abide with

abide with

To stay or remain with someone. If you would like to rest for a while, you can abide with me.
See also: abide

abide with someone

to remain with someone; to stay with someone. (Old and stilted. Primarily heard in the church hymn Eventide.) You are welcome to abide with me for a while, young man.
See also: abide
References in periodicals archive ?
'At matapos po ang mahabang talakayan, nagdesisyun po ang Presidente that he will abide with the rule of law.
Groves has been nominated for seven Dove Awards and has produced a string of successful albums including her latest, 'Abide With Me,' a collection of hymns recorded in a 110-year-old church.
Furthermore, this relationship will support Abide with Celgene's global expertise in discovery, development and commercialization of novel disease-altering therapies," said Alan Ezekowitz, president and chief executive officer of Abide Therapeutics.
"Abide with Me" is a Christian hymn by Scottish Anglican Henry Francis Lyre, most often sung to William Henry Monk's tune "Eventide."
Abide with me, fast falls the eventide, The darkness deepens, Lord with me abide.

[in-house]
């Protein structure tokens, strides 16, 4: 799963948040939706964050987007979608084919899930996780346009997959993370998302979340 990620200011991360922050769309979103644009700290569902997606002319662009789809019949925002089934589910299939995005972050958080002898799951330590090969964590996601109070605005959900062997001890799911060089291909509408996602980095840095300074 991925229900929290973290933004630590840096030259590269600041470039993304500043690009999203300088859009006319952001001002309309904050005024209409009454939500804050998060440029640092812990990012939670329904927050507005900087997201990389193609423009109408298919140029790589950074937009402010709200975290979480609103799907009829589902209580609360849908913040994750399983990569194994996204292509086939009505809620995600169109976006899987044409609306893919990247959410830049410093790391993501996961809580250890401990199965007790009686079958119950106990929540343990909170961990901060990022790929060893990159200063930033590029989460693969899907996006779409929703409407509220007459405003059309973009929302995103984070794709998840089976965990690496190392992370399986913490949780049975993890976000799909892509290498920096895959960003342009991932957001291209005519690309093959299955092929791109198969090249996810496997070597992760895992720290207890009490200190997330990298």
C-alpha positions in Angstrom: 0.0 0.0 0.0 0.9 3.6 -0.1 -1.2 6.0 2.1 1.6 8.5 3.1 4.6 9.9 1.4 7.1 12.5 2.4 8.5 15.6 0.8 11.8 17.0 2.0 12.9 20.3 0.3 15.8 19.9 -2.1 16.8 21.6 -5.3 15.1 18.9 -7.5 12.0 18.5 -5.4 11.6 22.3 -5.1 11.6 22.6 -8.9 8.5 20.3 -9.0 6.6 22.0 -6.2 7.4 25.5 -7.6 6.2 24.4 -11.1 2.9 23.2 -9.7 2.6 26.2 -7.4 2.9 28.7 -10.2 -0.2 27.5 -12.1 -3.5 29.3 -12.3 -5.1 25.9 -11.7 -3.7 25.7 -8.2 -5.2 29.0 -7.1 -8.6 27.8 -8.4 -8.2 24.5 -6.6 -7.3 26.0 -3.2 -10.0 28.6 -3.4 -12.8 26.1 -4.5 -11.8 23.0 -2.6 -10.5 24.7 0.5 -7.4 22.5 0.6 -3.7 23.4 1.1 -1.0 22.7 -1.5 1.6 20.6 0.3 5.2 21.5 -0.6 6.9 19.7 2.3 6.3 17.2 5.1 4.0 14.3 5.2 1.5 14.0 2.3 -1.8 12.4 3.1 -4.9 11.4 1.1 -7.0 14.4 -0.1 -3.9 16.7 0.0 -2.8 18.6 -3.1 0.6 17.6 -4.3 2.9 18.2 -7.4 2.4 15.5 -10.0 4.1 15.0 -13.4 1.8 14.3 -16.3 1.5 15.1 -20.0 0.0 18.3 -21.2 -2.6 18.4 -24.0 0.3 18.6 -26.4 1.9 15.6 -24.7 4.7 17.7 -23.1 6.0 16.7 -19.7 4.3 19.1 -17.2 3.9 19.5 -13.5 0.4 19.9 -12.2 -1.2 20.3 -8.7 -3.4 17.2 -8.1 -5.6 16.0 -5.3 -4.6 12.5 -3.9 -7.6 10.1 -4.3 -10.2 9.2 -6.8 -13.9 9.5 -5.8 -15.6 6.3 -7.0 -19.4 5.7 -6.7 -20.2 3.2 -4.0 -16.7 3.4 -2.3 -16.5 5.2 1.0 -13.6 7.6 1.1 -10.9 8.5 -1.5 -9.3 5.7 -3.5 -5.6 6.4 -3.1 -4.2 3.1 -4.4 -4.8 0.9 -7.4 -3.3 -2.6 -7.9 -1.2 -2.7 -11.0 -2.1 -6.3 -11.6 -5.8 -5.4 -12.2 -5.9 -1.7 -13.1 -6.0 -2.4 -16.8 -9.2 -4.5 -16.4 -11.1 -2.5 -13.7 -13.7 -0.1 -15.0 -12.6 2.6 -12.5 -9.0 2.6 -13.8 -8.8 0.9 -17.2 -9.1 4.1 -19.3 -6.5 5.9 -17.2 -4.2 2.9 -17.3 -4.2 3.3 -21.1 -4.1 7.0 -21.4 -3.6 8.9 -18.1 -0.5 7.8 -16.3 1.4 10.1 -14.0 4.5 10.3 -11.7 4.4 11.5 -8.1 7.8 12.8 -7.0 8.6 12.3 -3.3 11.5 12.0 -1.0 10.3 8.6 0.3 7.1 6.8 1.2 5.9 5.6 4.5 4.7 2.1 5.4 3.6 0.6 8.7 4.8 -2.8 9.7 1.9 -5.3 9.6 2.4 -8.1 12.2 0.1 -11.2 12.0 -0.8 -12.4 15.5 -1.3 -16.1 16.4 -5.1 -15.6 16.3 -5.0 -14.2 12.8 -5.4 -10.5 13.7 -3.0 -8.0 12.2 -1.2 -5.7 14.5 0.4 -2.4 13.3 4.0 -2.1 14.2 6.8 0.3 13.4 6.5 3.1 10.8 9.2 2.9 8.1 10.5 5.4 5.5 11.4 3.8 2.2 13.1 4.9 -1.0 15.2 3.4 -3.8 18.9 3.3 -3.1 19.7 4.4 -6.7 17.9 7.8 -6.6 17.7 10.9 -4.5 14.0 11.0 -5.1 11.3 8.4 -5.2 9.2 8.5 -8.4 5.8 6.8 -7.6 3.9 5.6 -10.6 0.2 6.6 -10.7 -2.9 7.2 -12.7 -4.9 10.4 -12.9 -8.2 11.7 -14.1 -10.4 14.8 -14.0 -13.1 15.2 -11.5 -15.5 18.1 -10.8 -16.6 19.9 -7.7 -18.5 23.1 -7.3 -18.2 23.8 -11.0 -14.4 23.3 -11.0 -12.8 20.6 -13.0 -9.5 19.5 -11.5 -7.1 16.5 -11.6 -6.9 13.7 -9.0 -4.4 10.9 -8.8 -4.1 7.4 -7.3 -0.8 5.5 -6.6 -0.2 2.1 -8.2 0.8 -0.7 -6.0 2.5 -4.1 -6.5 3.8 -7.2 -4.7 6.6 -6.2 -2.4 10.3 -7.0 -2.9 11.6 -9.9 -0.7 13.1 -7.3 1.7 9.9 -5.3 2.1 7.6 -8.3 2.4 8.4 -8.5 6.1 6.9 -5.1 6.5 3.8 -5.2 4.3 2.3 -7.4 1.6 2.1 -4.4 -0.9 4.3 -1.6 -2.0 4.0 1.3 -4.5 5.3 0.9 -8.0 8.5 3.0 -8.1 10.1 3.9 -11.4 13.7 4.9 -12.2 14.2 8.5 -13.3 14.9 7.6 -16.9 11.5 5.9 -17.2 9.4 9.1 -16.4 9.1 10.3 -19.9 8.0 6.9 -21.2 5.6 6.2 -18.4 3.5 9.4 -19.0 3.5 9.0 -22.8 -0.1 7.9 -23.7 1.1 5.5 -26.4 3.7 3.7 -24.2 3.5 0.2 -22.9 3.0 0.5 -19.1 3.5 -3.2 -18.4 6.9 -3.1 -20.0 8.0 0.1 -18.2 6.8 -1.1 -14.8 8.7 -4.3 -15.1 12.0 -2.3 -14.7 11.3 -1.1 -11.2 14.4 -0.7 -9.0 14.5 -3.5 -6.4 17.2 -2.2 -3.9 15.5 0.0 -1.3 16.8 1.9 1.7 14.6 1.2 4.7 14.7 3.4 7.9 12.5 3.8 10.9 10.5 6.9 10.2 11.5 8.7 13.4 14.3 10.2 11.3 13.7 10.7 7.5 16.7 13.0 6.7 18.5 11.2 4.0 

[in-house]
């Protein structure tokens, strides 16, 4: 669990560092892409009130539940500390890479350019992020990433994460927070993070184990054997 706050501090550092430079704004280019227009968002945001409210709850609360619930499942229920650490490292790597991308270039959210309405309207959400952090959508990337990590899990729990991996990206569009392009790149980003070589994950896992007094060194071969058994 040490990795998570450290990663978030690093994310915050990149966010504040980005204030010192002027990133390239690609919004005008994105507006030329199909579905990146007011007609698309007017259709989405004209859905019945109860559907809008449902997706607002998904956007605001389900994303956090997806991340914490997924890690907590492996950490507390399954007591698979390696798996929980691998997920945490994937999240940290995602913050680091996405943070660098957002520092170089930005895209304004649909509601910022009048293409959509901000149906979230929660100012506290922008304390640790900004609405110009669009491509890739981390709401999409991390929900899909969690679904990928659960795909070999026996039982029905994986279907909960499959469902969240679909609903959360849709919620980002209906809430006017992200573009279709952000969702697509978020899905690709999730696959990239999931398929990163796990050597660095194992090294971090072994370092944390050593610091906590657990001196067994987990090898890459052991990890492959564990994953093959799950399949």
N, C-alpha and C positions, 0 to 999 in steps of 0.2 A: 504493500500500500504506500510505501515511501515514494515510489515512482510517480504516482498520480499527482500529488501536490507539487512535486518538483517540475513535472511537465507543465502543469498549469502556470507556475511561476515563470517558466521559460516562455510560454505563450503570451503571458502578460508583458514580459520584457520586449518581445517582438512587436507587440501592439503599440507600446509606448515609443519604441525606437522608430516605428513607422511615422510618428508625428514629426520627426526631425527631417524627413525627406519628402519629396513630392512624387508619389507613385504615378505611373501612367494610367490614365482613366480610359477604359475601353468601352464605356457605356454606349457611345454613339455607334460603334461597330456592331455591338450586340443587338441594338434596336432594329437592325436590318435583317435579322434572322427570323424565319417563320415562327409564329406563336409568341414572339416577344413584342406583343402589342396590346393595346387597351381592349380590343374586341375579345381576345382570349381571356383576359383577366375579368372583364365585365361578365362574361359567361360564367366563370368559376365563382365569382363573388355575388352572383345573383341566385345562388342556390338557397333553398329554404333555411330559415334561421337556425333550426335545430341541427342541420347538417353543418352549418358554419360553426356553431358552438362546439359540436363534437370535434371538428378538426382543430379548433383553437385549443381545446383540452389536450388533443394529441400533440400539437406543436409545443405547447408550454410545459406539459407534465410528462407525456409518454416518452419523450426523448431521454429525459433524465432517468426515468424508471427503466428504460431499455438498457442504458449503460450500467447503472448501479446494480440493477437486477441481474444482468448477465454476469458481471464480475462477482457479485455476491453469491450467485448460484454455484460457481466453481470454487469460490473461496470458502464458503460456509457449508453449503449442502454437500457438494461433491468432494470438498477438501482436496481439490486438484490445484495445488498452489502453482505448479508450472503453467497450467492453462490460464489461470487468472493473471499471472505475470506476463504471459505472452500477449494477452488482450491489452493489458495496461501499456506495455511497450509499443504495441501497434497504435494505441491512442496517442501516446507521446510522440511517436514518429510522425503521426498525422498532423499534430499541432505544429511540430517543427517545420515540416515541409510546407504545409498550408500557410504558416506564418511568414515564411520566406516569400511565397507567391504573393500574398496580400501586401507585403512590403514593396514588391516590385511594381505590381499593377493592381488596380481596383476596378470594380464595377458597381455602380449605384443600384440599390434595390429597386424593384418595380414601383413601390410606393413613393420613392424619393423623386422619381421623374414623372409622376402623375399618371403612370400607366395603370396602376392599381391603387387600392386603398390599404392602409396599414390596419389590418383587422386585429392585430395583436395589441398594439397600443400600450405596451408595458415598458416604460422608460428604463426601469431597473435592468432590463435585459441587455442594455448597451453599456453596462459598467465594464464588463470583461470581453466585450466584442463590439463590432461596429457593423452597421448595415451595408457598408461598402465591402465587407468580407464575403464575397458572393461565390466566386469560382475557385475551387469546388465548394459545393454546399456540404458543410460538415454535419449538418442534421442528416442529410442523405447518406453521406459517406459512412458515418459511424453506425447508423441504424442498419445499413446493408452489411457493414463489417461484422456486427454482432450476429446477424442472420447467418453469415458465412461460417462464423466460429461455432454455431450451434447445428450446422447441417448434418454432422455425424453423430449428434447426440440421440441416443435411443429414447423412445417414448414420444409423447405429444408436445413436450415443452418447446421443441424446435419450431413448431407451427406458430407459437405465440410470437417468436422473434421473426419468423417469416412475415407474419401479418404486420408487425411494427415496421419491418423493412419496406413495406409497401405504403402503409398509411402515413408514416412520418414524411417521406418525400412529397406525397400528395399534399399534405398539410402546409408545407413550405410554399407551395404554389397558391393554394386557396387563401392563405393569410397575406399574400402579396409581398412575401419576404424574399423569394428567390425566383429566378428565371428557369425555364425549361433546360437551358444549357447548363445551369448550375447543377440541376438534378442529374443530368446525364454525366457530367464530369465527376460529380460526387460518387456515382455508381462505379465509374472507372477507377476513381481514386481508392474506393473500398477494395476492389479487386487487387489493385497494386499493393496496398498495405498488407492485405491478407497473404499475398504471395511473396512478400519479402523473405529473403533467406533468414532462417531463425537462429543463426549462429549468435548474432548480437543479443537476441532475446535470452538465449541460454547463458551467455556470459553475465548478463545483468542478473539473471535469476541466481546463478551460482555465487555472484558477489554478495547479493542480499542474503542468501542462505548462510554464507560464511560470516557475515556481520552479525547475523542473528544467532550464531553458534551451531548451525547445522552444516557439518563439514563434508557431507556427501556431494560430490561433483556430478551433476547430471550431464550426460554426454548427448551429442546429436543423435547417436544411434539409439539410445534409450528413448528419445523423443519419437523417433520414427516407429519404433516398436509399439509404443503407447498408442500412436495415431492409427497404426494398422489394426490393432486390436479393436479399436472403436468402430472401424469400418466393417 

When other helpers fail and comforts flee, Help of the helpless, O abide with me.
Heaven's morning breaks, and Earth's vain shadows flee, In life, in death, O Lord, abide with me.
Colin, who lives with wife Dionys, 70, said: "It says on the label it is a record of 92,000 voices on it singing Abide With Me.
ic wales co uk Listen to the 1927 recording of Abide With Me on icwales
WINNING SONG: Colin Sendell with an original copy of Abide With Me recorded at Wembley in 1927 PICTURE: Andrew James
Abide With Me, a hymn penned in the mid-18005, is among the tunes most commonly heard in musical hallucinations, according to British psychiatrist Dr.
Warner, a psychiatrist based in Wales, told a Royal College of Psychiatrists conference in Liverpool that Abide With Me, a favourite at funerals, is a particularly recurrent tune in musical hallucinations.
Abide With Me ties up any loose ends in his tapestry.
Cleopas and his companion pressed him to stay: "Abide with us, for it is toward evening, and the day is far spent" (24-29).